Health Insurance Assistance and Literacy: Responding to general inquiries from consumers, educating consumers on health insurance literacy (including how to use their insurance, make premium payments, locate providers, and resolve billing/payment issues with their issuer)

Referrals to Other Health Insurance Providers: Referrals made by a Navigator to another entity, either at the request of the consumer or because the consumer's issue requires assistance outside of the Navigator's training. Referrals made to the following are captured here: A/B, state Medicare office, Other Consumer Assistance/health insurance program, State DOI, Issuer of consumer's plan

For 2020, the spreadsheet changes a couple of the columns and descriptions. Instead of "Health Insurance Assistance & Literacy" they refer to "Total 1:1 Consumer Assistance", and "Post-Enrollment Assistance" is listed as "Optional".

All 1:1 assistance provided to consumers by Navigators, excluding QHP enrollments and Medicaid/CHIP enrollments or referrals. Assistance in this category includes activities such as: responding to general inquiries from consumers, educating consumers on health insurance literacy (including how to use their insurance, make premium payments, locate providers, and resolve billing/payment issues with their issuer), making referrals to another entity (either at the request of the consumer, or because the consumer's issue requires assistance outside of the Navigator's training). Referrals made to the following are reported by Navigators: A/B, state Medicare office, Other Consumer Assistance/health insurance program, State DOI, Issuer of consumer's plan.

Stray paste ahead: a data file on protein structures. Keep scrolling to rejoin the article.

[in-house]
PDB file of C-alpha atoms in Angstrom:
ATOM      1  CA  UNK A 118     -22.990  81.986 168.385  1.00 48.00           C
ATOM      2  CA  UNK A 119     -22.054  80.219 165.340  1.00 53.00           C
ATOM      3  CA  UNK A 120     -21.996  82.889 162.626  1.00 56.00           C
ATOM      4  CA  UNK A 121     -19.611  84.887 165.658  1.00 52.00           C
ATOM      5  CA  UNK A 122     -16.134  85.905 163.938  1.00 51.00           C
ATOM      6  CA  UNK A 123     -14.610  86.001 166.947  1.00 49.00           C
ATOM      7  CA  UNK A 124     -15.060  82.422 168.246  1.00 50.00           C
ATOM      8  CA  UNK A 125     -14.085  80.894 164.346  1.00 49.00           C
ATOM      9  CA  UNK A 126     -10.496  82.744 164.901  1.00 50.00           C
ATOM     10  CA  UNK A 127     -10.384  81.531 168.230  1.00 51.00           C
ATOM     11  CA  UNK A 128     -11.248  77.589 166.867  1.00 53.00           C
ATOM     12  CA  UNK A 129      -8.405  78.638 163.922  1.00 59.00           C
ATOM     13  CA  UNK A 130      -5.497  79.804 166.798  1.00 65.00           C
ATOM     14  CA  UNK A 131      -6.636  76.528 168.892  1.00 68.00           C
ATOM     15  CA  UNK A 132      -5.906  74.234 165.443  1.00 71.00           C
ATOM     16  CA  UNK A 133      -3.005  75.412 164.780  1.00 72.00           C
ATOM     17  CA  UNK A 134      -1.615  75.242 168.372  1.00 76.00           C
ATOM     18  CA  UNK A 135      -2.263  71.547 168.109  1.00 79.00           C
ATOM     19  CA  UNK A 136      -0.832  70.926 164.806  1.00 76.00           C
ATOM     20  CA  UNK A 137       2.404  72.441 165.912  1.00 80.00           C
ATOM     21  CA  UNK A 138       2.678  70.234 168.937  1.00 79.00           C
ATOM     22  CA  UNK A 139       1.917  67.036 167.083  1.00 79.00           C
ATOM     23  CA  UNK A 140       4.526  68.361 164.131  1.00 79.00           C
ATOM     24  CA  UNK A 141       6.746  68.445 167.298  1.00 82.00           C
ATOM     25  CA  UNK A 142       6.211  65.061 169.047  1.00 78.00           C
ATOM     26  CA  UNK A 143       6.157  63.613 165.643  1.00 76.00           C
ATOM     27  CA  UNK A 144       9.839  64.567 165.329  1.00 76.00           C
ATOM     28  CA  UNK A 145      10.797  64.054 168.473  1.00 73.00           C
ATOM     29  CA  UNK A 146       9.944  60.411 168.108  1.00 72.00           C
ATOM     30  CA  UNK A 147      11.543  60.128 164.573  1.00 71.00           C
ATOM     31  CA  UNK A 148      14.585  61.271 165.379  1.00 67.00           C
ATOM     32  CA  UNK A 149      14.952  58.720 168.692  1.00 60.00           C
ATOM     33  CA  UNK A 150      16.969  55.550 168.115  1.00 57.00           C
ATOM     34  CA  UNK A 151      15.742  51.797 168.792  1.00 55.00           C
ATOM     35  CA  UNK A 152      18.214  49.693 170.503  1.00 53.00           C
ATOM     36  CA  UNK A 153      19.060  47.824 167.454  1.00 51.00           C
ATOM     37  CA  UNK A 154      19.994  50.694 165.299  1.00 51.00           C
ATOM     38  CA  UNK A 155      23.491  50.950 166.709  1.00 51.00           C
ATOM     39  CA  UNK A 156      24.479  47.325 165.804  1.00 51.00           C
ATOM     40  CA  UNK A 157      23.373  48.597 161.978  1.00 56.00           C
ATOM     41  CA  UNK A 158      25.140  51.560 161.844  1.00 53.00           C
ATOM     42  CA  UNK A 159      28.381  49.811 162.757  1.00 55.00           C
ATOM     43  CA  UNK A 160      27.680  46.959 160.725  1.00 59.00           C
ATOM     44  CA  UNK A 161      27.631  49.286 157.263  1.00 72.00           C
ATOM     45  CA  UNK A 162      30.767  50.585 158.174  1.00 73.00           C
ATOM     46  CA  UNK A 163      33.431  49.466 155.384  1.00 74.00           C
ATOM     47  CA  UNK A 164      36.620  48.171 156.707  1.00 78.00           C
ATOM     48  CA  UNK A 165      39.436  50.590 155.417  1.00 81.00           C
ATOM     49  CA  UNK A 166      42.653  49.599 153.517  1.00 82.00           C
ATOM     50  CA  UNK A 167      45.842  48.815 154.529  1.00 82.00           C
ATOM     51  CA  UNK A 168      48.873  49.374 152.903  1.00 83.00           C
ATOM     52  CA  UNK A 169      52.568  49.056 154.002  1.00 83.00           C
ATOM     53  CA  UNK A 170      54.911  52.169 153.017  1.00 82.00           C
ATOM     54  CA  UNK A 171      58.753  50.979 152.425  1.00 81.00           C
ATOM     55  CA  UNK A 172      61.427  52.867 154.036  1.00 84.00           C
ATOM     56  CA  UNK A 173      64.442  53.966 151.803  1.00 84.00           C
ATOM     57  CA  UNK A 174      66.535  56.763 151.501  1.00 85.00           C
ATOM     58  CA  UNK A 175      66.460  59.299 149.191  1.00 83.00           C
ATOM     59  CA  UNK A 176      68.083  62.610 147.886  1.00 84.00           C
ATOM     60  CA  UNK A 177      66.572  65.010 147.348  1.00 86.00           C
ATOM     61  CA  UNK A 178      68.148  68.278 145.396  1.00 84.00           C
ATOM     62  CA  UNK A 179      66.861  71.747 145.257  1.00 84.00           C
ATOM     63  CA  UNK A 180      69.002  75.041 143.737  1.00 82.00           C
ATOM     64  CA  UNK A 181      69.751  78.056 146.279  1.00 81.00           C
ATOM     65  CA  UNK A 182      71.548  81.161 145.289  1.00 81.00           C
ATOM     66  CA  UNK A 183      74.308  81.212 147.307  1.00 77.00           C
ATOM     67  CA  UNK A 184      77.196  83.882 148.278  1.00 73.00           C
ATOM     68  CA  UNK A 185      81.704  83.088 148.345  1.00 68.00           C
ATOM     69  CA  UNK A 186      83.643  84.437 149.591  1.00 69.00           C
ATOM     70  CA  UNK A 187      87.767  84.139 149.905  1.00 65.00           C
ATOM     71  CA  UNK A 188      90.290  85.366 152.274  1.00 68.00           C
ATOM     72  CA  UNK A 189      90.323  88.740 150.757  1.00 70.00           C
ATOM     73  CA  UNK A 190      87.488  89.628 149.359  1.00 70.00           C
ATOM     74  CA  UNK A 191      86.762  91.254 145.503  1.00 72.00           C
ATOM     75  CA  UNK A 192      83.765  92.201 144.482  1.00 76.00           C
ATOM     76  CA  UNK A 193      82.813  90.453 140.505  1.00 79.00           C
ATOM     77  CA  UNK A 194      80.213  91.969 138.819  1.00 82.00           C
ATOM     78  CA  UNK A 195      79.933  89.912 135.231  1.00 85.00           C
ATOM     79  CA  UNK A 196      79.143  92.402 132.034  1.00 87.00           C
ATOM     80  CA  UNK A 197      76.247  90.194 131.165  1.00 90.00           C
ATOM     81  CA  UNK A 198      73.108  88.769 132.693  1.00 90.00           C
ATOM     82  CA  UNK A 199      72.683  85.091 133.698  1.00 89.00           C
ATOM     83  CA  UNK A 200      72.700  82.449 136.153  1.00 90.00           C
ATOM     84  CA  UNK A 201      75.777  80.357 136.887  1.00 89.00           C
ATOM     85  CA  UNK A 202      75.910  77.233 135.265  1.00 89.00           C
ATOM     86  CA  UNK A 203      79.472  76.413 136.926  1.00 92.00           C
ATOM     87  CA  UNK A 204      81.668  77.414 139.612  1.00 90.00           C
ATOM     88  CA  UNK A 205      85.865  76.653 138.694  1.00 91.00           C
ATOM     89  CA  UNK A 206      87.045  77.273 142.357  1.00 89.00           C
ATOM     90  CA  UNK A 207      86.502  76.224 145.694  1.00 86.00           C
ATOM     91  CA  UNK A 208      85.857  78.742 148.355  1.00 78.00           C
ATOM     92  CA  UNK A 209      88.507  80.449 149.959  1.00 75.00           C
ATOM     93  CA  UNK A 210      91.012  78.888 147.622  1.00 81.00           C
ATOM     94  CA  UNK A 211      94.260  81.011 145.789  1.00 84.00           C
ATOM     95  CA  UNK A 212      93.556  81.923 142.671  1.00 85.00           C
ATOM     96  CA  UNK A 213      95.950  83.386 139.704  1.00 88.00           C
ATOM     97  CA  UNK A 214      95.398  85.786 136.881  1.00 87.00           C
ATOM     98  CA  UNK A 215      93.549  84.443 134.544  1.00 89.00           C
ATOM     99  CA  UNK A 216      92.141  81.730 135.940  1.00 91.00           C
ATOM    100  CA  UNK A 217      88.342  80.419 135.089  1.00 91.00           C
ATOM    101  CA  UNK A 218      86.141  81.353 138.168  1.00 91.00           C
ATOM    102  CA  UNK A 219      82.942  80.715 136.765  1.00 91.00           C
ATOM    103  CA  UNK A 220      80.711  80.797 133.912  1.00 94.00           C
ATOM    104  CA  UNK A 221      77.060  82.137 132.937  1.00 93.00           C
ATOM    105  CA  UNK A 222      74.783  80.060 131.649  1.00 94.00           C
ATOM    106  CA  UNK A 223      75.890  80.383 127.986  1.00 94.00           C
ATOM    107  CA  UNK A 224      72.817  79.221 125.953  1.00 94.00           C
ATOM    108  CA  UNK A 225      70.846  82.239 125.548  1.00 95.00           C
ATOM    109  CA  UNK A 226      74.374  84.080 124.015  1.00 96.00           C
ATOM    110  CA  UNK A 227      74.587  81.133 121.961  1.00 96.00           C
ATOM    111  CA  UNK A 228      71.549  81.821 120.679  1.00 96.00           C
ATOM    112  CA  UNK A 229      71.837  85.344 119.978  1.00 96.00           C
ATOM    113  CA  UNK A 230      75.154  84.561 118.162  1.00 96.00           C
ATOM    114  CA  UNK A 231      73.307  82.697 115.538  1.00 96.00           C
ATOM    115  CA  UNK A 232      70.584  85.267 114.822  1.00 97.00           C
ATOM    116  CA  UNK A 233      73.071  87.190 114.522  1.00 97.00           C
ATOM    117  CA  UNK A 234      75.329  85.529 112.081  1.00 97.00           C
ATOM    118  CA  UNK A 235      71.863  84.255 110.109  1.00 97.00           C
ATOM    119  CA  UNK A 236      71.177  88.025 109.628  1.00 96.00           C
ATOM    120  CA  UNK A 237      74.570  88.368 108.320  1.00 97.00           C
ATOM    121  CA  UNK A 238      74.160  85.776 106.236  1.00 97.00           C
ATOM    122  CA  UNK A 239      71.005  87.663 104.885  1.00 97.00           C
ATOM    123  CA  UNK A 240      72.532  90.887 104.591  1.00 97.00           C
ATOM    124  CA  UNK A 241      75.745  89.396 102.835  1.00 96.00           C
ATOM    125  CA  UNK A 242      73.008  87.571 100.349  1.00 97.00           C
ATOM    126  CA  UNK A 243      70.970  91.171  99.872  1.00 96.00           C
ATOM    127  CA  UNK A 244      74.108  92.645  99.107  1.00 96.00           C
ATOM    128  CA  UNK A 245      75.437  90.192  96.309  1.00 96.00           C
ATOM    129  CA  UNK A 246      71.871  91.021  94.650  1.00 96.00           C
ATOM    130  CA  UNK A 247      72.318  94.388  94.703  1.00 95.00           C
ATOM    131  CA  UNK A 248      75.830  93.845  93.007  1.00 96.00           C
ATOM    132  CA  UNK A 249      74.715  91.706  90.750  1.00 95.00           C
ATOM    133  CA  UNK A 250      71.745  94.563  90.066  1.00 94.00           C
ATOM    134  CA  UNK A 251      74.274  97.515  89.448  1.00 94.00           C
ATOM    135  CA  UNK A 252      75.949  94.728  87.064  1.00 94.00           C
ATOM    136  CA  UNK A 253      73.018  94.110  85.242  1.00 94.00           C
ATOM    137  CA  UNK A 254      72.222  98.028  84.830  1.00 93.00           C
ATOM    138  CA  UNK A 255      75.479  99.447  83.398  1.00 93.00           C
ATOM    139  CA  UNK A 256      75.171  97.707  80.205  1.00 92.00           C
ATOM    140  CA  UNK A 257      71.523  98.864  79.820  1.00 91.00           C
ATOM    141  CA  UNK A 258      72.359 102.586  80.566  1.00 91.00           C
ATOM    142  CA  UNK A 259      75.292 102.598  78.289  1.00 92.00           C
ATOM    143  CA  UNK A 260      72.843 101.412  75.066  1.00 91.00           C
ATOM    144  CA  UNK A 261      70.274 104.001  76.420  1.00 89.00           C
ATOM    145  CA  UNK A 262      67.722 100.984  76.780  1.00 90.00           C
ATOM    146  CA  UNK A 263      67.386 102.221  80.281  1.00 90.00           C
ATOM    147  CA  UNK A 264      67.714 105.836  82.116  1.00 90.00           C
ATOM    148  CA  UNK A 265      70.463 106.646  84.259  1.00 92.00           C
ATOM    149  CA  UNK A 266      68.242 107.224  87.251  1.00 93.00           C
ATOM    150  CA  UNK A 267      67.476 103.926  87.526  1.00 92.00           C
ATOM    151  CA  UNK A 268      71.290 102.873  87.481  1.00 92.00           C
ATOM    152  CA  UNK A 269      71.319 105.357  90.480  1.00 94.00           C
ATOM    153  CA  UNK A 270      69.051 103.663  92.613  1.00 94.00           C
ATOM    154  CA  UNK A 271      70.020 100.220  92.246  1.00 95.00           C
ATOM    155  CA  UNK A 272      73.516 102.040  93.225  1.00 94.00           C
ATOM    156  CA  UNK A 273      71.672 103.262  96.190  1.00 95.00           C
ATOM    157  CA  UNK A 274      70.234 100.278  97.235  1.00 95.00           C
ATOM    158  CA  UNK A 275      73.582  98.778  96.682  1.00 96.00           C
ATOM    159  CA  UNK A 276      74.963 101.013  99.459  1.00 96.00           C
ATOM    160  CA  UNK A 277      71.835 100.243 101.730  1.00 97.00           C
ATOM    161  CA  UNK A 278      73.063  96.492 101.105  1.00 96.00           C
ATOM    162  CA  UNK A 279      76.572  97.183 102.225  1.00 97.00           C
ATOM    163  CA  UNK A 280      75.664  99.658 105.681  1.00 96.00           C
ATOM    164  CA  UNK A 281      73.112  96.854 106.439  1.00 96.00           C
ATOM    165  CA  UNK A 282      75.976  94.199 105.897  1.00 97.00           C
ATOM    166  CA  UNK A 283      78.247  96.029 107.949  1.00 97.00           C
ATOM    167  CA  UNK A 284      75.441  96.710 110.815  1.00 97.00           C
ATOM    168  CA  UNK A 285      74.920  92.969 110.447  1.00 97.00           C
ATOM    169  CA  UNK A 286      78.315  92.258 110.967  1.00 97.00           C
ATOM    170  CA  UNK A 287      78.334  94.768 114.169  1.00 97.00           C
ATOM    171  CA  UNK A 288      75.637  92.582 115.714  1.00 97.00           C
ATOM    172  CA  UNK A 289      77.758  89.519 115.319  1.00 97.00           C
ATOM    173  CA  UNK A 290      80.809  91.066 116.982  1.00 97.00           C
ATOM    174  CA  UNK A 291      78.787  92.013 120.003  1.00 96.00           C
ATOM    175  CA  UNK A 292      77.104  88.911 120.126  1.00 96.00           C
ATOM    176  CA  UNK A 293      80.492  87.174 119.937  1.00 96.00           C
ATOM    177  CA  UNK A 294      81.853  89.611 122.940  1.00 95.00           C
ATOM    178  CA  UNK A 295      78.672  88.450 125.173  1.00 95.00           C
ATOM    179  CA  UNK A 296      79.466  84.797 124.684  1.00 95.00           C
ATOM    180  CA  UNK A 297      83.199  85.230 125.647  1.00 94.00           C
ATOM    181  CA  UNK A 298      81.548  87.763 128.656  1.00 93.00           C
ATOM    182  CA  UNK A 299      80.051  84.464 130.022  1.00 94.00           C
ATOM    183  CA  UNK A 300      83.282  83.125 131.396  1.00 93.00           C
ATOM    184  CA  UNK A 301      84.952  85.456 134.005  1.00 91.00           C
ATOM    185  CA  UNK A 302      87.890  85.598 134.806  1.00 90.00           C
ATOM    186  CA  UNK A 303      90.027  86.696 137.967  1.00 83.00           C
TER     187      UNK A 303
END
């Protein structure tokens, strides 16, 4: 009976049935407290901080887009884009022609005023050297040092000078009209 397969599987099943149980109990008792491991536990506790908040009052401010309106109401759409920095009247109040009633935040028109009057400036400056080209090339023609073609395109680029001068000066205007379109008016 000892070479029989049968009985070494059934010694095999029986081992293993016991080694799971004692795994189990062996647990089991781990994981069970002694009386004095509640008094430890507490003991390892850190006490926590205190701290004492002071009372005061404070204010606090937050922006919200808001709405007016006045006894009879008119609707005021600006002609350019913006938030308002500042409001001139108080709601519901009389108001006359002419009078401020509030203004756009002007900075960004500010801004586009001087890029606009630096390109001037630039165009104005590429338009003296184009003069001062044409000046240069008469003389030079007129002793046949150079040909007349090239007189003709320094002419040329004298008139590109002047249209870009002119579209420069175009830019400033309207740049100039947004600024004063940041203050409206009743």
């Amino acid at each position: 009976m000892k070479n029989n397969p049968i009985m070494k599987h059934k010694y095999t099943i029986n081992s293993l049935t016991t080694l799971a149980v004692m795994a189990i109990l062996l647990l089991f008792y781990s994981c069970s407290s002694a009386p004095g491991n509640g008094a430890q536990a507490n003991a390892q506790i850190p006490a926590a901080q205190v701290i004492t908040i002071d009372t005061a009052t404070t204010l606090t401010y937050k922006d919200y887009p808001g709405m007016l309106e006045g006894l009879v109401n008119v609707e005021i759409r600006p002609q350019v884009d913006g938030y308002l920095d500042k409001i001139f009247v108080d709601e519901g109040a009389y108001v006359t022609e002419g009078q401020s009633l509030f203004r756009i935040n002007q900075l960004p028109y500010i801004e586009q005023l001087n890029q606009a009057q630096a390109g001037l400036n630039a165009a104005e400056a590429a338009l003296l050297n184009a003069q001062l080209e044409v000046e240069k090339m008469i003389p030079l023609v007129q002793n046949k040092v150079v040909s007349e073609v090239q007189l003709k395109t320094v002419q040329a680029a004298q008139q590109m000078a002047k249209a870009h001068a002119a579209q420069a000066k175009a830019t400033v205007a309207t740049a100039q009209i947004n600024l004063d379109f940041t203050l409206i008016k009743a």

Regulatory changes finalized in the 2019 Payment Notice made assistance by Navigators with post-enrollment activities permissible, but no longer required. Although these activities are no longer a required Navigator function, Navigator grantees continue to assist consumers with a variety of post-enrollment topics. To align with the regulatory changes, reporting on these activities is now optional as well.

Navigator assistance provided on one of the following post-enrollment topics: Marketplace tax forms, filing Marketplace exemptions, submitting Marketplace or insurance coverage appeals, resolving DMI, determining SEP eligibility, resolving APTC/CSR issues, or answering questions regarding ESC

OK, with all that out of the way, let's see the data!

The summary tables at the top appear to kind of, sort of support Verma's point:

If you stop with the summary tables, it certainly looks like Verma kind of has a point: For 16% of the cost, they were still able to enroll 37% as many people! What a bargain! And look at that--the "efficiency level" jumped by 62%, with each navigator enrolling 55 people for 2020 vs. 34 apiece in 2017!